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Accuracy • Independence • Integrity

September 23, 2017   |   Ithaca, NY

News

Job market holds mixed prospects

As 1,250 Ithaca College seniors prepare for commencement in a few weeks, they are set to face the reality of a competitive job market. And the prospects aren’t looking too great. %image_alt%

The Associated Press reported this week that almost 50 percent of recent college graduates were either unemployed or underemployed in positions that did not require college degrees, bringing employment rates for young adults to the national spotlight.

According to the Center for Labor Market Studies at Northeastern University, the percent of bachelor’s degree holders under 25 who are employed in a job that required college degrees has decreased in the last 10 years. In 2000, 58.8 percent of graduates landed jobs requiring college degrees. And in 2011, 46.4 percent or about 1.3 million graduates were employed in jobs requiring a college-level education.

Though 74.5 percent of college graduates under 25 were employed after college in 2011, 28.1 percent were “mal-employed,” which means more than one in two college graduates faces the possibility of having to settle with being employed as a waiter, retailer or any other low-paying job that does not require a set of college-acquired skills.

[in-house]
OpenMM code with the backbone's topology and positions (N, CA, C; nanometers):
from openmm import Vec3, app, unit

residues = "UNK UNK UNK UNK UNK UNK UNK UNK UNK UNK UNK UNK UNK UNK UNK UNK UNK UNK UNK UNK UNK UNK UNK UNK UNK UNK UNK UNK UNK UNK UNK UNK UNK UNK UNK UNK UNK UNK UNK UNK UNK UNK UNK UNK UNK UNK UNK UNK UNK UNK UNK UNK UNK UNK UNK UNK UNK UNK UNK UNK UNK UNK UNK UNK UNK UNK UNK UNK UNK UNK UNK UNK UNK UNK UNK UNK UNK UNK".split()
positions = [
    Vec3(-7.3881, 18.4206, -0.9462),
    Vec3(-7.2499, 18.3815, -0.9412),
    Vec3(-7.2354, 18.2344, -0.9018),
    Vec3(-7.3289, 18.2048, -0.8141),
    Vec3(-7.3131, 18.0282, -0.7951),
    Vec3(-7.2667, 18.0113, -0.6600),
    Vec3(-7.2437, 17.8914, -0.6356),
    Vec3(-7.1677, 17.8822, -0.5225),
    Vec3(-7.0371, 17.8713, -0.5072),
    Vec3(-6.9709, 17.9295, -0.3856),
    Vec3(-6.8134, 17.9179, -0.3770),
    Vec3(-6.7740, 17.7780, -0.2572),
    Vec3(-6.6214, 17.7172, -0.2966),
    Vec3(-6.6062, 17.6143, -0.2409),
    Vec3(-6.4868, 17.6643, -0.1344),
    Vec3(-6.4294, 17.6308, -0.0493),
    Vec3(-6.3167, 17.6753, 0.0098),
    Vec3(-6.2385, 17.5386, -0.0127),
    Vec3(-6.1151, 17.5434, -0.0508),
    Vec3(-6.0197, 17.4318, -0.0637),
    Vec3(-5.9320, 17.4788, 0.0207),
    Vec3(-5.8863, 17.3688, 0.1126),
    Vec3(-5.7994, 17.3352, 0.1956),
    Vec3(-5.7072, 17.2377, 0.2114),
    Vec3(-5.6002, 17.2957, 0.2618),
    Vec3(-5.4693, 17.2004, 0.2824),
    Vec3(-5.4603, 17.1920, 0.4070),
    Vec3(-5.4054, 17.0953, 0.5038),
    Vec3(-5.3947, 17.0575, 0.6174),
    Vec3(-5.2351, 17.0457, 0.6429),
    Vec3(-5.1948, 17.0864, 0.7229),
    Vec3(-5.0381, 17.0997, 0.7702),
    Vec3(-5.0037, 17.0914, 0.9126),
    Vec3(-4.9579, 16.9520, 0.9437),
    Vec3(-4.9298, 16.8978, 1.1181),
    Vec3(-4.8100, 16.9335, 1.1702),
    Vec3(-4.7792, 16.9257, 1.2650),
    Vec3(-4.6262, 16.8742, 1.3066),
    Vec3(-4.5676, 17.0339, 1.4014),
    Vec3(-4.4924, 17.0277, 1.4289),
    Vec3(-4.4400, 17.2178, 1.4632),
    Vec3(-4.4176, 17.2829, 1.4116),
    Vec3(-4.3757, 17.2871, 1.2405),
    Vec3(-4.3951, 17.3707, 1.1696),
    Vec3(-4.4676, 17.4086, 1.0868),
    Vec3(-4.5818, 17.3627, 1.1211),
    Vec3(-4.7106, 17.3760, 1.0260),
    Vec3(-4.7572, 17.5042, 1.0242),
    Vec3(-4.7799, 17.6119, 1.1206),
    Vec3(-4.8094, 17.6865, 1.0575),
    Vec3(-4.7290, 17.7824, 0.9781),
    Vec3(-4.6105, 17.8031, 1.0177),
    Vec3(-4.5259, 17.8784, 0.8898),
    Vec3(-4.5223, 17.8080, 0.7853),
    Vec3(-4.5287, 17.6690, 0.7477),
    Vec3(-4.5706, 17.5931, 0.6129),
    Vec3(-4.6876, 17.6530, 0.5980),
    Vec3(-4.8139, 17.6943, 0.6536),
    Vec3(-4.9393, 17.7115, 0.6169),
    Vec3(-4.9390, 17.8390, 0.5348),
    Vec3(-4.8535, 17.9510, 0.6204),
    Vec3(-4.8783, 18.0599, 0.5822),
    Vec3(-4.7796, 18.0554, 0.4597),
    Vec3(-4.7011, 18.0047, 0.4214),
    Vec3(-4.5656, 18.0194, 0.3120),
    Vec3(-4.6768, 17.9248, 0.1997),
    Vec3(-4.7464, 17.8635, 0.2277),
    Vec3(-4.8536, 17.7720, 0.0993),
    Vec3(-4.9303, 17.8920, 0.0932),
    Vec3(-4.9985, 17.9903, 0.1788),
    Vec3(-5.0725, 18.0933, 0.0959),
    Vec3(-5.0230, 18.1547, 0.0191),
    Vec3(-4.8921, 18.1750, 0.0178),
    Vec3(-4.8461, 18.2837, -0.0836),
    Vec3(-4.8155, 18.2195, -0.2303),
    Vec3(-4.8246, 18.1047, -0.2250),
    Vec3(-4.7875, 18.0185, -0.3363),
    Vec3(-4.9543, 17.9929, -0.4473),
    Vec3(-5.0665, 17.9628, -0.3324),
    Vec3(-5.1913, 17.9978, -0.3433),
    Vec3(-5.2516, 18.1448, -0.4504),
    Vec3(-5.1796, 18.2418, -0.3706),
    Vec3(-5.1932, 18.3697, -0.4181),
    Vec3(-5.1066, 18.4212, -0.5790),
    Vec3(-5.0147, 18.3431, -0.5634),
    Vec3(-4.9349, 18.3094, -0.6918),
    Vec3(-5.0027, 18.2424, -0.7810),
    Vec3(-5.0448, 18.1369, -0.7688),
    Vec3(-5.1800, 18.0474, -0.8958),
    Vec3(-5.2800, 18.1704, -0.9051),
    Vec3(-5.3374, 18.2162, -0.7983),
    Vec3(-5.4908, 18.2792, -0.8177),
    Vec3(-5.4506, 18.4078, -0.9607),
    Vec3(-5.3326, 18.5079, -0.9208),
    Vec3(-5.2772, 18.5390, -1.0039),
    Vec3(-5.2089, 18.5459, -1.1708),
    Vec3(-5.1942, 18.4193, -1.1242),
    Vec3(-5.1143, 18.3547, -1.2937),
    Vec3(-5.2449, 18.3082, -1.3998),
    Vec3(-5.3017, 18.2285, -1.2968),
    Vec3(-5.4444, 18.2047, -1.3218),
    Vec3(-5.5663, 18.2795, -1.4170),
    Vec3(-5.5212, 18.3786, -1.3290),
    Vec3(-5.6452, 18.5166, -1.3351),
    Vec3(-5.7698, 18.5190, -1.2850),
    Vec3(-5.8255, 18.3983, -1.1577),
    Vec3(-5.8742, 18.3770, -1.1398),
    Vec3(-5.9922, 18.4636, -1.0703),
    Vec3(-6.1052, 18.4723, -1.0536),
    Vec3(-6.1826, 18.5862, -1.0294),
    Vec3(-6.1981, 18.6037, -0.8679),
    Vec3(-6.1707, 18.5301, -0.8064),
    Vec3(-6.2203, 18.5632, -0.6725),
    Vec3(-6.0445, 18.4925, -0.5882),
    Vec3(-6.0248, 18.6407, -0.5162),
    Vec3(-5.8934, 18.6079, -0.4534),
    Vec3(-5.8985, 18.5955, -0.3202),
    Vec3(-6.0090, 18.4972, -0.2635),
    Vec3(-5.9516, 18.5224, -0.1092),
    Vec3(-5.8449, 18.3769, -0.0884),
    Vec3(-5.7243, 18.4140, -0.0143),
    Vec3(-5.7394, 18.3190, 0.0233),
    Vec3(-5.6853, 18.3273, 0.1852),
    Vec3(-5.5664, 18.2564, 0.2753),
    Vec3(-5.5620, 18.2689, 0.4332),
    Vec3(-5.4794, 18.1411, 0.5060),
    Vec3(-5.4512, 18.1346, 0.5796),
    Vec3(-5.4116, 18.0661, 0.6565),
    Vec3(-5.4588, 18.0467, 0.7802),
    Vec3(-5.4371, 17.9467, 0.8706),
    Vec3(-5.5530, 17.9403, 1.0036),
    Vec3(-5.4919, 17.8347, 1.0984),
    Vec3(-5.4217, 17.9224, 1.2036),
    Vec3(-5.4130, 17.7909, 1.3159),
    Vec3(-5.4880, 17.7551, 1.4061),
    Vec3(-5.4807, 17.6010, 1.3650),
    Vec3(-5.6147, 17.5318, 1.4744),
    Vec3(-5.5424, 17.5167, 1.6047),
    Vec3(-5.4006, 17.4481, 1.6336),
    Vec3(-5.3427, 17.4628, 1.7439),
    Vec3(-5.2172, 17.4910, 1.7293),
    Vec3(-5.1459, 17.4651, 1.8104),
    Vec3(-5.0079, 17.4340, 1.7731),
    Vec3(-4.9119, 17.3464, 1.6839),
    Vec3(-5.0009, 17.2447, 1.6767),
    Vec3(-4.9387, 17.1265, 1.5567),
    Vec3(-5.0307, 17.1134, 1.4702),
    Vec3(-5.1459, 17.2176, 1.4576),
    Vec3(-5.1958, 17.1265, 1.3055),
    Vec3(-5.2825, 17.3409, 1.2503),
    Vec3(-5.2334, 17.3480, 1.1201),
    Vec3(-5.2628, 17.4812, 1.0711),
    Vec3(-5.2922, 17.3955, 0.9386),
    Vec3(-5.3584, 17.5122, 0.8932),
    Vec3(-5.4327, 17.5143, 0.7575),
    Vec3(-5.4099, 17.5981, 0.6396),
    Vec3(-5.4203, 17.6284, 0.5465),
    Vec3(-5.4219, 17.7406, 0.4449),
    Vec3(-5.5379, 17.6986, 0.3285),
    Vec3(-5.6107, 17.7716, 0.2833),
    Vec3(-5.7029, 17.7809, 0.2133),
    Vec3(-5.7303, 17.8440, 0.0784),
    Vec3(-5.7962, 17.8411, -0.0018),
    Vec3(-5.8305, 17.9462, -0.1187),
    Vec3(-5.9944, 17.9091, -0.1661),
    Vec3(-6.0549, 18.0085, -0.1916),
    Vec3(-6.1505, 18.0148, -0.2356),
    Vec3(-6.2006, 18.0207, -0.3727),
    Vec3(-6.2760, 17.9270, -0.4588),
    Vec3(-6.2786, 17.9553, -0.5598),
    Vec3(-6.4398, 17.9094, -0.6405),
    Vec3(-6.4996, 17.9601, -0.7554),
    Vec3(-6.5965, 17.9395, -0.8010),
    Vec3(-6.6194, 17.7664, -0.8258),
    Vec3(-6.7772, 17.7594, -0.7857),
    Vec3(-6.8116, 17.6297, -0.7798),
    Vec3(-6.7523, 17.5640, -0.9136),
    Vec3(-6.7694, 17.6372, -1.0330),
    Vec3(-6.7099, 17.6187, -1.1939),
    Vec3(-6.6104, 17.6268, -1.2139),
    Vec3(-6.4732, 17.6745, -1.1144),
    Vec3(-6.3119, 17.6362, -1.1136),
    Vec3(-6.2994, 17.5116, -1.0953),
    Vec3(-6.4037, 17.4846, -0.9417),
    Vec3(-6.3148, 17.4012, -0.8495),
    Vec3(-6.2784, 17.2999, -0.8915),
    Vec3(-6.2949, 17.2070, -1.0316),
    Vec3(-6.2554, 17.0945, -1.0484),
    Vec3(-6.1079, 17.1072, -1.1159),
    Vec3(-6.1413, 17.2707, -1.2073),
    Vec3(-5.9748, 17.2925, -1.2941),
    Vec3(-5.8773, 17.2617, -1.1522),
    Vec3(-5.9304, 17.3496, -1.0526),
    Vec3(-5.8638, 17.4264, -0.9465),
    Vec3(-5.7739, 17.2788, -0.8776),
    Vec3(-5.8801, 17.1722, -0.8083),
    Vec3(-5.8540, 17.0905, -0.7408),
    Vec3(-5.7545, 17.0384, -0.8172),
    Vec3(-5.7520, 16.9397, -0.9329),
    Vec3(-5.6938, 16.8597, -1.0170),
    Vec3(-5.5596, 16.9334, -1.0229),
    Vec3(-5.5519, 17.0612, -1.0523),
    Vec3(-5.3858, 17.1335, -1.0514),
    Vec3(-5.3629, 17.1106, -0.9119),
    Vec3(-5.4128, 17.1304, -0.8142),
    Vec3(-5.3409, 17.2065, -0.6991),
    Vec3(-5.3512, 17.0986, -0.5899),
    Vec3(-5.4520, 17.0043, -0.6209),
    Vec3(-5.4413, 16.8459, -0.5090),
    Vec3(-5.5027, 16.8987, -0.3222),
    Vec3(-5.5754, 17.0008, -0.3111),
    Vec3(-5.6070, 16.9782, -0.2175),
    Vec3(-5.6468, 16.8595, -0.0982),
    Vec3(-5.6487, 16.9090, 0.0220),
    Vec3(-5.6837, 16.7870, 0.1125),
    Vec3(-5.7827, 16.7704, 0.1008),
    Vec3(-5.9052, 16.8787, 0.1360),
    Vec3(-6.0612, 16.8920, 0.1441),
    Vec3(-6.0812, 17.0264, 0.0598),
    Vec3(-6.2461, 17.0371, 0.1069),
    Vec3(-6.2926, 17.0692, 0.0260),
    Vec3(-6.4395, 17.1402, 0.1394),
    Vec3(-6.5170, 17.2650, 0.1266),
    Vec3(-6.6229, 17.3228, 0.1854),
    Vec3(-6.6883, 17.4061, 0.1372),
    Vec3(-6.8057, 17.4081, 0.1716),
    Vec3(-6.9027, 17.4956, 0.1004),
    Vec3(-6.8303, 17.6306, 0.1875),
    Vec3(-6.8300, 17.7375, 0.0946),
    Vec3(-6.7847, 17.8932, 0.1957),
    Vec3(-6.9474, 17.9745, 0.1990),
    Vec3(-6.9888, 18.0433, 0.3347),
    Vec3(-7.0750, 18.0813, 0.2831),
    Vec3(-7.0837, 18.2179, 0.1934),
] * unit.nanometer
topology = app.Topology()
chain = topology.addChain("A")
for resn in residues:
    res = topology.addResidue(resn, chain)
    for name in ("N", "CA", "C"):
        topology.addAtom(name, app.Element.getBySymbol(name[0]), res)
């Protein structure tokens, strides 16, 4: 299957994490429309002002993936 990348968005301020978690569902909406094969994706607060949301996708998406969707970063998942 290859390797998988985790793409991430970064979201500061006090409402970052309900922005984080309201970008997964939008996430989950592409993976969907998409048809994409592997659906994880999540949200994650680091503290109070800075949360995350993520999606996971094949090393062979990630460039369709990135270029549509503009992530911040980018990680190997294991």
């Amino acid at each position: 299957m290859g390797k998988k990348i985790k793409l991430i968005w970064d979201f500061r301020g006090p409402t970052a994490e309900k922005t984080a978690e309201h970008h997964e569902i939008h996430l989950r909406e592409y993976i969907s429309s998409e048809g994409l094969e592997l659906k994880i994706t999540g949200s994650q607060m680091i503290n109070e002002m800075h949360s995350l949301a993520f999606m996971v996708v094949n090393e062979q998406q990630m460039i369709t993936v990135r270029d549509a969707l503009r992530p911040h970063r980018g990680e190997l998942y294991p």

Martha Gray, director of institutional research at the college, said the college is currently conducting a survey to find out how many of the college’s 2012 graduates have already secured employment.

Elise Springuel ’11, who majored in  communication management and design, went through many job interviews after college during which she was told there was either a more experienced candidate for the job or that she was overqualified. So she went back to her summer job as a bartender and waitress.

“It was incredibly frustrating. It’s very downtrodding — it’s a big ego blow,” she said. “You graduate college being told that the world is your oyster, and you feel that way.”

In November after graduation, she got a new job at a jewelry store and applied to Americorps at the same time. Though it wasn’t exactly what she planned on doing with her degree, she accepted a job in the Anti-Hunger Empowerment Corps, which ended up being along the lines of what she intended for a career goal in food and social justice.

“It wasn’t quite the job I thought I would end up with — a lot less pay than you expect with an entry-level position — but I’m doing work that I love, and the wonderful thing about AmeriCorps is I’m doing a lot of work that I wouldn’t get to do in an entry-level position,” she said. “It’s providing me with all sorts of opportunities that are way beyond the desk job.”

Andrew Sum, director of the Center for Labor Market Studies at Northeastern University, said the low number of college graduates employed is a result of the global recession five years ago that still lingers in the economy.

“The labor market is still kind of weak,” he said. “A large part of what is going on here is the fact that we are still recovering from a very deep recession, and so when you enter the labor market at a time like that, young people always suffer the most.”

Yet, Sum said there is still enough incentive in receiving a college education.